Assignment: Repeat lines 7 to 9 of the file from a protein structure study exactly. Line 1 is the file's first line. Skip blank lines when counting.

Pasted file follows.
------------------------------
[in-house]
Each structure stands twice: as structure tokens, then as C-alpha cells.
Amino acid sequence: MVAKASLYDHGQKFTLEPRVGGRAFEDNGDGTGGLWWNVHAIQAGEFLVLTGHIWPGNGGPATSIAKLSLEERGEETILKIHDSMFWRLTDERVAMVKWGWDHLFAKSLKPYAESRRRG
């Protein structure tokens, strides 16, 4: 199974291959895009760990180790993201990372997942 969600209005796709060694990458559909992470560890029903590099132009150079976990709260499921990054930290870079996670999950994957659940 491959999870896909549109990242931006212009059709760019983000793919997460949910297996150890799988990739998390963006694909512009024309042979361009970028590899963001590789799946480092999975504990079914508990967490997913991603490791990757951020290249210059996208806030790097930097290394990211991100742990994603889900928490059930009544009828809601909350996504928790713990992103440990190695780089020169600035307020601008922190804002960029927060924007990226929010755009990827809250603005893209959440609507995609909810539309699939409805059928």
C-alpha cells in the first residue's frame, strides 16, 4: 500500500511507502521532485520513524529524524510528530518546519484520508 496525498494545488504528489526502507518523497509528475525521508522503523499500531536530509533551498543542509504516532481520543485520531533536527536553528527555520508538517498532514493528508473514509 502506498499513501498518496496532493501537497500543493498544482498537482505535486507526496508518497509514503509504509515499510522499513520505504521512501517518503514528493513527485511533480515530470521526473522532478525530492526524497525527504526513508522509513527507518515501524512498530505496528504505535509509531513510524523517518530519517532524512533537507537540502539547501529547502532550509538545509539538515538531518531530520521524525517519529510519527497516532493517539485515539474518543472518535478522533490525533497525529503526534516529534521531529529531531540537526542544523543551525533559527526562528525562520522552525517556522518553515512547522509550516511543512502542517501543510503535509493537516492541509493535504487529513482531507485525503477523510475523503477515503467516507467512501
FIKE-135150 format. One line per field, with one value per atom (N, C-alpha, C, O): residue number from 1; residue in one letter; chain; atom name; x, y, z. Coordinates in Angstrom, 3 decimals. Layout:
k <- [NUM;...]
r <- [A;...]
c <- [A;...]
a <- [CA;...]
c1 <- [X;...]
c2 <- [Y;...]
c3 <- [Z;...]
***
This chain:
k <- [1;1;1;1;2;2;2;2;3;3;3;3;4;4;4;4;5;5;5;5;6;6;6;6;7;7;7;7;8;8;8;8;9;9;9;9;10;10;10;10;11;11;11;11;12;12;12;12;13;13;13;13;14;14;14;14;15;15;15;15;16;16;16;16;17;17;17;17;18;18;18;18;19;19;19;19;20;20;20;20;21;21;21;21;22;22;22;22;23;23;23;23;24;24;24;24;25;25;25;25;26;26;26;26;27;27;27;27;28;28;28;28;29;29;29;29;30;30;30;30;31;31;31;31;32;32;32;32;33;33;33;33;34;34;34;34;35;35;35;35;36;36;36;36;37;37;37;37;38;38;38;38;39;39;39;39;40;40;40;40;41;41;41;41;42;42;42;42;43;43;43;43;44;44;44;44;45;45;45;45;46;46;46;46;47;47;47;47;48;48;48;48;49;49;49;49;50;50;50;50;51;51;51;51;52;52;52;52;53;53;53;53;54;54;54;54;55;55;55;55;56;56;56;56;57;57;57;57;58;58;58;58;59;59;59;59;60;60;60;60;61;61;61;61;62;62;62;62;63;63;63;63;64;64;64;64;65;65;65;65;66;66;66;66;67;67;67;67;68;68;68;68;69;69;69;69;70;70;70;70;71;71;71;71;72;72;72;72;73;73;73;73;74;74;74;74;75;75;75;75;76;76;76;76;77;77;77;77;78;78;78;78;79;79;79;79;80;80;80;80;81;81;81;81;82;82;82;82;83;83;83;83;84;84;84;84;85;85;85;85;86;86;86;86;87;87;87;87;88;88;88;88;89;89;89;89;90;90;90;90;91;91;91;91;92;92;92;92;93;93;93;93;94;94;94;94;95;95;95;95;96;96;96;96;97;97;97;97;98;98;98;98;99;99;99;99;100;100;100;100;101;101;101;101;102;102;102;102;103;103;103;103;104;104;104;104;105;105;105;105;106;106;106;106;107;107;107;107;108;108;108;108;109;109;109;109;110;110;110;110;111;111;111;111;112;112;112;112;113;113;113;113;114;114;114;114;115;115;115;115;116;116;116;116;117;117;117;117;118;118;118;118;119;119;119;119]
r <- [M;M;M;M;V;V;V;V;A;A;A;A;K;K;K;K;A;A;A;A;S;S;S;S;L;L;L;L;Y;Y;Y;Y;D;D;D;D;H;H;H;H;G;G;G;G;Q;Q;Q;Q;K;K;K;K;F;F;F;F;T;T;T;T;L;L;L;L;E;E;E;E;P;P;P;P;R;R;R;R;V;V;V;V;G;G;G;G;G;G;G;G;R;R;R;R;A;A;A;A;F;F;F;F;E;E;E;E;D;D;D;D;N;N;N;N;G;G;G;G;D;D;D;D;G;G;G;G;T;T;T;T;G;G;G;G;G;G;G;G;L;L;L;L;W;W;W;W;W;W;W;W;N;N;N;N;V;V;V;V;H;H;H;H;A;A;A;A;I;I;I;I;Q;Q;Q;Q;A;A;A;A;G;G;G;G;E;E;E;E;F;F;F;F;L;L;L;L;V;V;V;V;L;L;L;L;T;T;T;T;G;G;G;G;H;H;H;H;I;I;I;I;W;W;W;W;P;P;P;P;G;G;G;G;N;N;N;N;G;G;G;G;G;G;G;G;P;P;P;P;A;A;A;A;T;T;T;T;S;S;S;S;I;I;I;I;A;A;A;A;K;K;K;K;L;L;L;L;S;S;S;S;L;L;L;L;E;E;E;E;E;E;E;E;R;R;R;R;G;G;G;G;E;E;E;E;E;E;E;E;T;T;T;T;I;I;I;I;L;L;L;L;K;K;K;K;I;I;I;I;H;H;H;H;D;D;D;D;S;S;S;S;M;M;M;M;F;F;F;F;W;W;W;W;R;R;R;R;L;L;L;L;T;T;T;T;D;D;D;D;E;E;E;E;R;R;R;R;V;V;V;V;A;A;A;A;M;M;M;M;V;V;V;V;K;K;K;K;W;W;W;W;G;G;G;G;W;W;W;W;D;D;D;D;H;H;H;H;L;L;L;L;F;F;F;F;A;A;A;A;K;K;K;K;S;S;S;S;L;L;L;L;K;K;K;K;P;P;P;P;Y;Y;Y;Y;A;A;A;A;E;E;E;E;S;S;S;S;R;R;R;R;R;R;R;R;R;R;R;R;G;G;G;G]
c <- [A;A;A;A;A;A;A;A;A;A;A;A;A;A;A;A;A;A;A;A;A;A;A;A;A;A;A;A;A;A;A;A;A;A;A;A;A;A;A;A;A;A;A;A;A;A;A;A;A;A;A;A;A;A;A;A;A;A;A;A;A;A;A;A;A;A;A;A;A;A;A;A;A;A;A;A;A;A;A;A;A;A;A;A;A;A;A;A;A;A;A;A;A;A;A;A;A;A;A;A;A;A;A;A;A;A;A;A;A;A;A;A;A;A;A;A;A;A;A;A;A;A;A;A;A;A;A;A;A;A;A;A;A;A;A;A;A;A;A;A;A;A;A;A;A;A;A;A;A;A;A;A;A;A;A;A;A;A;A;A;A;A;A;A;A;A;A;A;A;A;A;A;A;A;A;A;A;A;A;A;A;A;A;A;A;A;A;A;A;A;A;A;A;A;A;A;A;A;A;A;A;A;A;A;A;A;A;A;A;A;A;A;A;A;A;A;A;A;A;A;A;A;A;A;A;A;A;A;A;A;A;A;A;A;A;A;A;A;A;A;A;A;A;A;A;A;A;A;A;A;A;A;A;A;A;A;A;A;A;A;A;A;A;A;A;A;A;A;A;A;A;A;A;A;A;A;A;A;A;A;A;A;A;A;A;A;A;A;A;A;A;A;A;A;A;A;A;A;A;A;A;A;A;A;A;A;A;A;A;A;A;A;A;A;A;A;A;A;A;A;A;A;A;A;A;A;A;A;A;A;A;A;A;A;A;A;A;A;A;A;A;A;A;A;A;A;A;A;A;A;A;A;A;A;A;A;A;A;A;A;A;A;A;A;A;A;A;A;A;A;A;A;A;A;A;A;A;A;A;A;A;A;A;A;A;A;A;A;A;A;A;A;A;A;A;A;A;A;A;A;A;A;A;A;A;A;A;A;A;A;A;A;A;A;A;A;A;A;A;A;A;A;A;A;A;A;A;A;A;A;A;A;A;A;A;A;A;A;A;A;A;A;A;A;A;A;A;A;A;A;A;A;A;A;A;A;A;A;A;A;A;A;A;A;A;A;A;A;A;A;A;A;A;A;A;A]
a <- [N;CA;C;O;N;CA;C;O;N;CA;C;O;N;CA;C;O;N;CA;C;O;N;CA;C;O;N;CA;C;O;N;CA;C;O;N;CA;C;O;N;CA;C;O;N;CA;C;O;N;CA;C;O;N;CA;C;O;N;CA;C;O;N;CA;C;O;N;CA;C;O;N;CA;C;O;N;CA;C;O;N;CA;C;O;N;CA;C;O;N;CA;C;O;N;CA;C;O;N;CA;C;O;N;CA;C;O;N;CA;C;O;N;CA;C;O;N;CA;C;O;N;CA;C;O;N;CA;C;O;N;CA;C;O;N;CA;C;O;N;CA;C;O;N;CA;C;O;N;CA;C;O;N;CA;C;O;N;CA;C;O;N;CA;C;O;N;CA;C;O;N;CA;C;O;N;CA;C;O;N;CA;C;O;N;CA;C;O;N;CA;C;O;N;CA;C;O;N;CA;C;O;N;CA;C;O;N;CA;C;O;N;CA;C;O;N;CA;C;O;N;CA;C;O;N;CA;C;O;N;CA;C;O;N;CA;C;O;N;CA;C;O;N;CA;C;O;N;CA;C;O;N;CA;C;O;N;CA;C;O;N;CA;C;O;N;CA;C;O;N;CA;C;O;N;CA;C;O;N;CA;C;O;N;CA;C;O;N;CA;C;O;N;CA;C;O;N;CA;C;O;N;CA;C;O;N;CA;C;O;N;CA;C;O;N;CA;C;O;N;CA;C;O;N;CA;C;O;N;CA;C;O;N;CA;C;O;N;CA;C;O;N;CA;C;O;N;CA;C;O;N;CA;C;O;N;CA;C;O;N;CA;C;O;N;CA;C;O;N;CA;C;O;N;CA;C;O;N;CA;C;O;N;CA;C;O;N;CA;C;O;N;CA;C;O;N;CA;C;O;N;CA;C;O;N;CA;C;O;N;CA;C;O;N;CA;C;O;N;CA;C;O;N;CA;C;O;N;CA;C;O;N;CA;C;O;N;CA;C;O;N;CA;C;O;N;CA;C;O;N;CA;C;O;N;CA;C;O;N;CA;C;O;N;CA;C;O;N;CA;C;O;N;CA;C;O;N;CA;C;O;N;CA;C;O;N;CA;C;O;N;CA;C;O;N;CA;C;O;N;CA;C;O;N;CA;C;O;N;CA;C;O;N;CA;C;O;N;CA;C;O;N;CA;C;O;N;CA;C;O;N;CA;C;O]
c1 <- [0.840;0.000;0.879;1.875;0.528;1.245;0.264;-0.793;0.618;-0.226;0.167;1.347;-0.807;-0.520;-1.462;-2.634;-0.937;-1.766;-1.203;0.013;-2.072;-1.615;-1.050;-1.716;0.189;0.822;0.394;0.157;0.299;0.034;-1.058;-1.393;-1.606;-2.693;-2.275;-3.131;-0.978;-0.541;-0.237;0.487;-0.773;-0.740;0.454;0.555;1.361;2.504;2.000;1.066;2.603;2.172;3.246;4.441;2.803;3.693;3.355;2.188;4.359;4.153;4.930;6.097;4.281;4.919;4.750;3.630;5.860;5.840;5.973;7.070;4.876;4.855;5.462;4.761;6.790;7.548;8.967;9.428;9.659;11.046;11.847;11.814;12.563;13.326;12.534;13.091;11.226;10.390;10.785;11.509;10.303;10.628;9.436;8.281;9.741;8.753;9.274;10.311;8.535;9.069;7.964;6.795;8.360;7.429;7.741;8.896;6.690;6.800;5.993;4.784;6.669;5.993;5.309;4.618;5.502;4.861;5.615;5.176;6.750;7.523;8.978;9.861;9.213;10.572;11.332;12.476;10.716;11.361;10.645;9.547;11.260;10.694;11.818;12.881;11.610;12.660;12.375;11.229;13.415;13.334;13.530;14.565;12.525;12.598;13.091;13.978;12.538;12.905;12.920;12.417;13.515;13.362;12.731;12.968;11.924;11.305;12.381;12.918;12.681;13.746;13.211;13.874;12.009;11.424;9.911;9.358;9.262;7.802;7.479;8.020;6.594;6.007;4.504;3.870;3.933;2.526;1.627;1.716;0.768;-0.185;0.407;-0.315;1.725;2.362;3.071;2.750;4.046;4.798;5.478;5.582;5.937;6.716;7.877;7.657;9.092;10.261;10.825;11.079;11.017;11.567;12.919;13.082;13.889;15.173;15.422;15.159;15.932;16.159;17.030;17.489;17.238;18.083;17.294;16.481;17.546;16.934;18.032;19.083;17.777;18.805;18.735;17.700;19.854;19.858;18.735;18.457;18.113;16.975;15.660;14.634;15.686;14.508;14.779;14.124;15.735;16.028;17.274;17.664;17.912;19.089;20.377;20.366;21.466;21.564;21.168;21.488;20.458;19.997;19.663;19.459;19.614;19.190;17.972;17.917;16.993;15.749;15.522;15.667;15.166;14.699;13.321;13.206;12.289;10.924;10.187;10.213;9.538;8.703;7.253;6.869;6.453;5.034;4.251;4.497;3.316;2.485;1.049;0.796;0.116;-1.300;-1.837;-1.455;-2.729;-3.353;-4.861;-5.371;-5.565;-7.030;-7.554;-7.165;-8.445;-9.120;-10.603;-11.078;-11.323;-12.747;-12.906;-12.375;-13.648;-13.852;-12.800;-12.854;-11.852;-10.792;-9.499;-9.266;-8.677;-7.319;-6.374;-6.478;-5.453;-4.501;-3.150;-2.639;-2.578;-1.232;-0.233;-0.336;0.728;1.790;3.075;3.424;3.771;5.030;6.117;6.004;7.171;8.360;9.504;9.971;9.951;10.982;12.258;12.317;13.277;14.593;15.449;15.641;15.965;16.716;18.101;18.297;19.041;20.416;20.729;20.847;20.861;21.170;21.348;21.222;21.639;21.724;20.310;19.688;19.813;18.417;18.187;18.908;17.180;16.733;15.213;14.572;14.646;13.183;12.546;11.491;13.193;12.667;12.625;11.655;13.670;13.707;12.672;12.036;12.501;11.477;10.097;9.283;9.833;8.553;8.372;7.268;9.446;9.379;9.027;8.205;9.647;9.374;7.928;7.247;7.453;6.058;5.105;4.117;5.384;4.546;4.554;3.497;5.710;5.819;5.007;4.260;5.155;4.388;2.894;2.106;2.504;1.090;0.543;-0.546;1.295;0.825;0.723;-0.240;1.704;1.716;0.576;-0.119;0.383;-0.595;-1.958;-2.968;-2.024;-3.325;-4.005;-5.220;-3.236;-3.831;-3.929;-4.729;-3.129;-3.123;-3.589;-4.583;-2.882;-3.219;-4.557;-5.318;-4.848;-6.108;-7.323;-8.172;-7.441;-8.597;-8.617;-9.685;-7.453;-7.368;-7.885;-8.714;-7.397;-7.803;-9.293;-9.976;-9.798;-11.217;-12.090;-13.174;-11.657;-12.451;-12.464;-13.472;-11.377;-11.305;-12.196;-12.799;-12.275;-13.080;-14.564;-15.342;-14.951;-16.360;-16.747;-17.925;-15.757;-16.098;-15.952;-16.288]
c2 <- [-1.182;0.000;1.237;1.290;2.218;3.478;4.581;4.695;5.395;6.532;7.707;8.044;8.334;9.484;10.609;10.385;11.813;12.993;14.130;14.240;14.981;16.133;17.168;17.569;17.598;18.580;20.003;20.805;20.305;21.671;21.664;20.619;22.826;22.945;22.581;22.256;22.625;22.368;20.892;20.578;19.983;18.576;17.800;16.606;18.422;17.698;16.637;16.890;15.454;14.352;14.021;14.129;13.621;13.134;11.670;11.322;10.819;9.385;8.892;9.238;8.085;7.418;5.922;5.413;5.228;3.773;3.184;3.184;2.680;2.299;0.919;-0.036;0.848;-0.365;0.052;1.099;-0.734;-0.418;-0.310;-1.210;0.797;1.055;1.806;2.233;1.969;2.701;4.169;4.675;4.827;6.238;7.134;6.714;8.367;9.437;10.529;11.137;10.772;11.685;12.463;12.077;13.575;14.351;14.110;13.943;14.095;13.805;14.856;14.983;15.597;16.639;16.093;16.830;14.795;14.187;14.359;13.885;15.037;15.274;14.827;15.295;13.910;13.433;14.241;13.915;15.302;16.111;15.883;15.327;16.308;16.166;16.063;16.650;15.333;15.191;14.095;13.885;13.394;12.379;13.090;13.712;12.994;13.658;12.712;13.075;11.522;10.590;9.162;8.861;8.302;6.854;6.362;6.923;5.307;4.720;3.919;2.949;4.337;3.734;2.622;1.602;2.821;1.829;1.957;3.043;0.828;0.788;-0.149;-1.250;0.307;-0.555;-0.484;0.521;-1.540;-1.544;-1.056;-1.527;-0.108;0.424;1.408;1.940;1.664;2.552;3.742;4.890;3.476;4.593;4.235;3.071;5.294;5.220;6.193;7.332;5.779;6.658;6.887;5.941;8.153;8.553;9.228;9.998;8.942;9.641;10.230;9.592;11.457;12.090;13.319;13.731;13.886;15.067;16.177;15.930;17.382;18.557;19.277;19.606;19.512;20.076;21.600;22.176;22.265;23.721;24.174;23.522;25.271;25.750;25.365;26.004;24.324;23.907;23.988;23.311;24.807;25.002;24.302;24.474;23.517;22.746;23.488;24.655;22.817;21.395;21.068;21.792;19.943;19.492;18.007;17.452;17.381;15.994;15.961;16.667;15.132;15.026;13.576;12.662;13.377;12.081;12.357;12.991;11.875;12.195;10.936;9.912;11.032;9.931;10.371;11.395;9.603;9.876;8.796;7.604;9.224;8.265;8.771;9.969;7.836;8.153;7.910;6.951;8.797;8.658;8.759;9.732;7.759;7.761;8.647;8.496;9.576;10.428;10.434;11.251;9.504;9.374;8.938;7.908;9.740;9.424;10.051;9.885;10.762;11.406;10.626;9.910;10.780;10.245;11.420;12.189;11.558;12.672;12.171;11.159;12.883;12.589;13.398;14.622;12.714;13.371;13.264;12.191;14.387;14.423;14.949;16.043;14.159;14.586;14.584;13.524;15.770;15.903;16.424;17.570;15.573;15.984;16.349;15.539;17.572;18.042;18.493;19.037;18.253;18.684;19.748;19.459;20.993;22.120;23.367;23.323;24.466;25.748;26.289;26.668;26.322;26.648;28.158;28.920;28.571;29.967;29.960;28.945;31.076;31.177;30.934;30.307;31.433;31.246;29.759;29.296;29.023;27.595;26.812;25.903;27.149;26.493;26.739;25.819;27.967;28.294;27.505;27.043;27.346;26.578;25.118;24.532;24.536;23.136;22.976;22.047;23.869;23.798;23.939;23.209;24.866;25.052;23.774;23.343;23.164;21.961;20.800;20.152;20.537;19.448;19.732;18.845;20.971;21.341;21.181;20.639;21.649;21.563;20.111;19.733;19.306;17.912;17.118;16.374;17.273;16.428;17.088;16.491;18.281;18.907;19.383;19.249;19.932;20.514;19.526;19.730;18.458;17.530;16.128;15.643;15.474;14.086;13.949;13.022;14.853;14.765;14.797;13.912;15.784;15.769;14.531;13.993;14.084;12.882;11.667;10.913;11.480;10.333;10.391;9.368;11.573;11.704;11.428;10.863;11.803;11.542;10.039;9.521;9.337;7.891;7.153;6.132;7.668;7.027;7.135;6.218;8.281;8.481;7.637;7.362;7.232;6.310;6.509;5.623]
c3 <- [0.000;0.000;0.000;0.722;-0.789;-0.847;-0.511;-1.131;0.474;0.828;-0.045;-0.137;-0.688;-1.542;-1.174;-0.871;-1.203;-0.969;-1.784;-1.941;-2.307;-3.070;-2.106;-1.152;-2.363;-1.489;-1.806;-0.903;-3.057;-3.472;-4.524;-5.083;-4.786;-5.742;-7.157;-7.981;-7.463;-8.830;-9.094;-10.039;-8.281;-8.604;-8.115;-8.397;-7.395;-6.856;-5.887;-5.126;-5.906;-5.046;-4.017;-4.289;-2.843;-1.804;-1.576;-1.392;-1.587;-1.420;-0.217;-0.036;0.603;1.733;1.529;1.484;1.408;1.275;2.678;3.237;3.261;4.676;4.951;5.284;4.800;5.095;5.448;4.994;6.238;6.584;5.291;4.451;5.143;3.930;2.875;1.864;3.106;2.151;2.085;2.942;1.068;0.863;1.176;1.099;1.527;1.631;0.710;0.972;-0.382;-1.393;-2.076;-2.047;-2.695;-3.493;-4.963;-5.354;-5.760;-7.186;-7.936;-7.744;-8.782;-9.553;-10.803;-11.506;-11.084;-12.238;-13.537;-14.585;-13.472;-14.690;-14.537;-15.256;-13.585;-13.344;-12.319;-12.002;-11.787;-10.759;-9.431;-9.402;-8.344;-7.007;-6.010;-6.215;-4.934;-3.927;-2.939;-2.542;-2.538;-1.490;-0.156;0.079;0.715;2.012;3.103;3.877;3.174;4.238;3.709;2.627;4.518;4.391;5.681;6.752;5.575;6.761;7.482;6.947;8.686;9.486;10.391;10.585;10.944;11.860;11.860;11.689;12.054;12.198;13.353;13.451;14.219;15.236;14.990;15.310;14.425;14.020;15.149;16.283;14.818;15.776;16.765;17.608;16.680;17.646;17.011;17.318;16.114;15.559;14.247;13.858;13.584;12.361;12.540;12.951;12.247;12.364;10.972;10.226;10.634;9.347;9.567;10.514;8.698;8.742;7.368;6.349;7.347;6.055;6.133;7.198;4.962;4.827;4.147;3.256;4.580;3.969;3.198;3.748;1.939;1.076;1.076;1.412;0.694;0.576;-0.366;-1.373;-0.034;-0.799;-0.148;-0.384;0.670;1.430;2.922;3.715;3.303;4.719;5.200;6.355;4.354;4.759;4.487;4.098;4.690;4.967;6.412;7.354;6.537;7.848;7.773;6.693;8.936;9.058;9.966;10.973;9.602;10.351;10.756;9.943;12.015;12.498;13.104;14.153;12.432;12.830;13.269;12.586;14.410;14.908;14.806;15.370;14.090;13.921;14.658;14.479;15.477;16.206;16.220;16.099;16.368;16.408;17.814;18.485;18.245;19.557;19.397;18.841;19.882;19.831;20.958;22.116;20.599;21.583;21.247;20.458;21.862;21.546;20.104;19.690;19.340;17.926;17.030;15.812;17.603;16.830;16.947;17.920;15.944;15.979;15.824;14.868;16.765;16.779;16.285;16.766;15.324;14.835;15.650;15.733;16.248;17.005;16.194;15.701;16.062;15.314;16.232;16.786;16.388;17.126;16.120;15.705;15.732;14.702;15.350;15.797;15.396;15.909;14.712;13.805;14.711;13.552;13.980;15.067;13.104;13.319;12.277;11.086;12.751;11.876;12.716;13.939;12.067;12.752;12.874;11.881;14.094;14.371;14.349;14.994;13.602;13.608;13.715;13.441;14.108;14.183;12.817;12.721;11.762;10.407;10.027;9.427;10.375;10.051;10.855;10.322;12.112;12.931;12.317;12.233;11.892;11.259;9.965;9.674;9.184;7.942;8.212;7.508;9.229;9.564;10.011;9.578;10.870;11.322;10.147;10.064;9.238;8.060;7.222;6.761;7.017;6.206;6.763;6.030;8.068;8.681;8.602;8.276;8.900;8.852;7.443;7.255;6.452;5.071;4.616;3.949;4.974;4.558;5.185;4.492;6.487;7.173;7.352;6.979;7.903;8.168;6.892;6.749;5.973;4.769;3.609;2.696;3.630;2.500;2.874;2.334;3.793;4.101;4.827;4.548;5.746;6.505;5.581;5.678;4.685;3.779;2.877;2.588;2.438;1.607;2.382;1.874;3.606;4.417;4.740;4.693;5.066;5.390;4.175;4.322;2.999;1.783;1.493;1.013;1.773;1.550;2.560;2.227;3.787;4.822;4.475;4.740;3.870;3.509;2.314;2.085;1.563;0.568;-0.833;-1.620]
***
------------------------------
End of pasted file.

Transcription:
k <- [NUM;...]
r <- [A;...]
c <- [A;...]